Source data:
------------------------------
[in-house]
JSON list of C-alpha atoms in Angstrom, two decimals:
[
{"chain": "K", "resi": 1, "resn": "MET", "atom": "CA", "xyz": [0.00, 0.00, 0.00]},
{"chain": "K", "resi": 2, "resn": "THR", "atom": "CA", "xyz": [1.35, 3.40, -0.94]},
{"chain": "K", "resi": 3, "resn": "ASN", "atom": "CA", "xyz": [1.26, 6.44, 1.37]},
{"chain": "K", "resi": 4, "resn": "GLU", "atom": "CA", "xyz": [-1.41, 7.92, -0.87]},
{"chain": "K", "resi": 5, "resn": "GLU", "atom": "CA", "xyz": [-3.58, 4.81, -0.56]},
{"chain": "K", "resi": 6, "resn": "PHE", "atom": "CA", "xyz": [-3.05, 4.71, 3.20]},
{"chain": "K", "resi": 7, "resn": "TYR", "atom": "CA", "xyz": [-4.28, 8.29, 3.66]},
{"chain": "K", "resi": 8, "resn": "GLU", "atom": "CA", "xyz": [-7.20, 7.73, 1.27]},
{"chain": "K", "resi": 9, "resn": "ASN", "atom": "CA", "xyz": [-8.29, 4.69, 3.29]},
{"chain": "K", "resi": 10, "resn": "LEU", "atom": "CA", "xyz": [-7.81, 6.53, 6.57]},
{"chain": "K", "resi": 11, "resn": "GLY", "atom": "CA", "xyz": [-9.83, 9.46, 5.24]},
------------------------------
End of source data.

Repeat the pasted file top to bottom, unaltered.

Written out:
[in-house]
JSON list of C-alpha atoms in Angstrom, two decimals:
[
{"chain": "K", "resi": 1, "resn": "MET", "atom": "CA", "xyz": [0.00, 0.00, 0.00]},
{"chain": "K", "resi": 2, "resn": "THR", "atom": "CA", "xyz": [1.35, 3.40, -0.94]},
{"chain": "K", "resi": 3, "resn": "ASN", "atom": "CA", "xyz": [1.26, 6.44, 1.37]},
{"chain": "K", "resi": 4, "resn": "GLU", "atom": "CA", "xyz": [-1.41, 7.92, -0.87]},
{"chain": "K", "resi": 5, "resn": "GLU", "atom": "CA", "xyz": [-3.58, 4.81, -0.56]},
{"chain": "K", "resi": 6, "resn": "PHE", "atom": "CA", "xyz": [-3.05, 4.71, 3.20]},
{"chain": "K", "resi": 7, "resn": "TYR", "atom": "CA", "xyz": [-4.28, 8.29, 3.66]},
{"chain": "K", "resi": 8, "resn": "GLU", "atom": "CA", "xyz": [-7.20, 7.73, 1.27]},
{"chain": "K", "resi": 9, "resn": "ASN", "atom": "CA", "xyz": [-8.29, 4.69, 3.29]},
{"chain": "K", "resi": 10, "resn": "LEU", "atom": "CA", "xyz": [-7.81, 6.53, 6.57]},
{"chain": "K", "resi": 11, "resn": "GLY", "atom": "CA", "xyz": [-9.83, 9.46, 5.24]},